Report: Assad moving human shields to possible target sites in Syria

The move is a possible sign that Assad is planning to use human shields as a way to deter American warships from launching missile strikes against vital military installations in the country. 

"Assad's ... regime is amassing detained activists and civilians in prisons inside military locations that may be potential targets for foreign military forces," according to a statement from the Syrian National Council, the political arm of the largest anti-Assad group fighting to overthrow the longtime leader. 

"Using civilians as human shields is a blatant breach of International Humanitarian Law, and those responsible must be held accountable for crimes against humanity," said the council leaders. 

Assad's forces have already begun to dig in for possible U.S. strikes in the country. 

The U.S. "threat will make [Syrians] even more determined and ready for confrontation," Syrian Prime Minister Wael al-Halqi said Thursday.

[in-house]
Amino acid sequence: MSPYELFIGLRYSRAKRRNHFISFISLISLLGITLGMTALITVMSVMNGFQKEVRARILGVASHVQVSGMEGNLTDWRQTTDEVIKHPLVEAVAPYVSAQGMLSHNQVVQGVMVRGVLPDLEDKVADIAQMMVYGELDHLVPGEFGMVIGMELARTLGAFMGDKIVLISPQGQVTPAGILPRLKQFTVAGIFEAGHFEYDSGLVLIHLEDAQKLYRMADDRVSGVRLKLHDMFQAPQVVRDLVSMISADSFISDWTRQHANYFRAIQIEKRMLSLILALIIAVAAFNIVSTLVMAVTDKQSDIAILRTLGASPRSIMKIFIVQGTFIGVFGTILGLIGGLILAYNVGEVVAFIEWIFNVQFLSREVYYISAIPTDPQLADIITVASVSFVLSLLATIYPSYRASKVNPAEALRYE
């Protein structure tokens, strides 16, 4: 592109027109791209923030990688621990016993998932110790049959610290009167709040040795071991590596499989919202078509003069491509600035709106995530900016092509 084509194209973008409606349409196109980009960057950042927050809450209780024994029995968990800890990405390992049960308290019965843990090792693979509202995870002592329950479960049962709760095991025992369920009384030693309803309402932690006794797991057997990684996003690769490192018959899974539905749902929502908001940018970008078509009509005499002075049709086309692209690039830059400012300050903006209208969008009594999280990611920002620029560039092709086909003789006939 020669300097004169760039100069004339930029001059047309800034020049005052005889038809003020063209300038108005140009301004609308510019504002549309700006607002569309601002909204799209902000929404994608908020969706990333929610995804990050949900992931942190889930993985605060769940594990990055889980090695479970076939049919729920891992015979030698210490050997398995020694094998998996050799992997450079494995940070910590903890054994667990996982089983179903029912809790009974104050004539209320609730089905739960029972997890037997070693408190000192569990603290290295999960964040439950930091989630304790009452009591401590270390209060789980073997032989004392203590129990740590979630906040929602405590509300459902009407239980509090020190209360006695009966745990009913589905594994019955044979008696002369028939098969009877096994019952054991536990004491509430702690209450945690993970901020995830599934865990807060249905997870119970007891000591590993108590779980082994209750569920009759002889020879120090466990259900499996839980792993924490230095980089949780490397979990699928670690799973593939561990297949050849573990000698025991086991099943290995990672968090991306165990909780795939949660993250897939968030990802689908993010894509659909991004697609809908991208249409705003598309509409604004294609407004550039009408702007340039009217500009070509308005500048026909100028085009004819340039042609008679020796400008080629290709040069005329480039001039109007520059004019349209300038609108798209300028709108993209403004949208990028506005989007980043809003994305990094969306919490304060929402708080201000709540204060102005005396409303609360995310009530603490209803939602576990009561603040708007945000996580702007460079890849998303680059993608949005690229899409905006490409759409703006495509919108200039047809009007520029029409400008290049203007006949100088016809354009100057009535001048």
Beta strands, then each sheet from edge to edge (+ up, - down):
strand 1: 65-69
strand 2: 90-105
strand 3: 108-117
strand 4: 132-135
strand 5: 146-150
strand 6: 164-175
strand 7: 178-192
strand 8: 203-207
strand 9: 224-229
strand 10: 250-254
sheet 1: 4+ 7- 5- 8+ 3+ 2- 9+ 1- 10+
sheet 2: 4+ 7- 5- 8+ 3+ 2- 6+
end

The Pentagon and White House have reportedly complied a list of nearly 50 targets across the country where Assad's forces are stationed, according to The New York Times. 

The proposed attacks are in retaliation for alleged chemical weapons attacks by Assad's troops against anti-government rebels in the country. 

Military planners at the Pentagon and White House reportedly avoided targeting suspected chemical weapons stockpiles, fearing that strikes would release their deadly contents into nearby towns and villages.

Syrian troops have already abandoned positions in the capital of Damascus, retreating to underground bunkers and military compounds north of the city. 

Artillery batteries based in Damascus, used to fire on rebel positions around the city, along with the Syrian military's central headquarters and command and control locations, were hastily moved from Damascus to fortified compounds in the foothills of the Anti-Lebanon Mountains, Reuters reported Wednesday. 

On Thursday, top regime leaders ordered "governmental bodies [to] mobilize national resources and scale up their emergency preparedness to confront any eventuality," including U.S. military action against the country, according to reports by state-run Syrian Arab News Agency.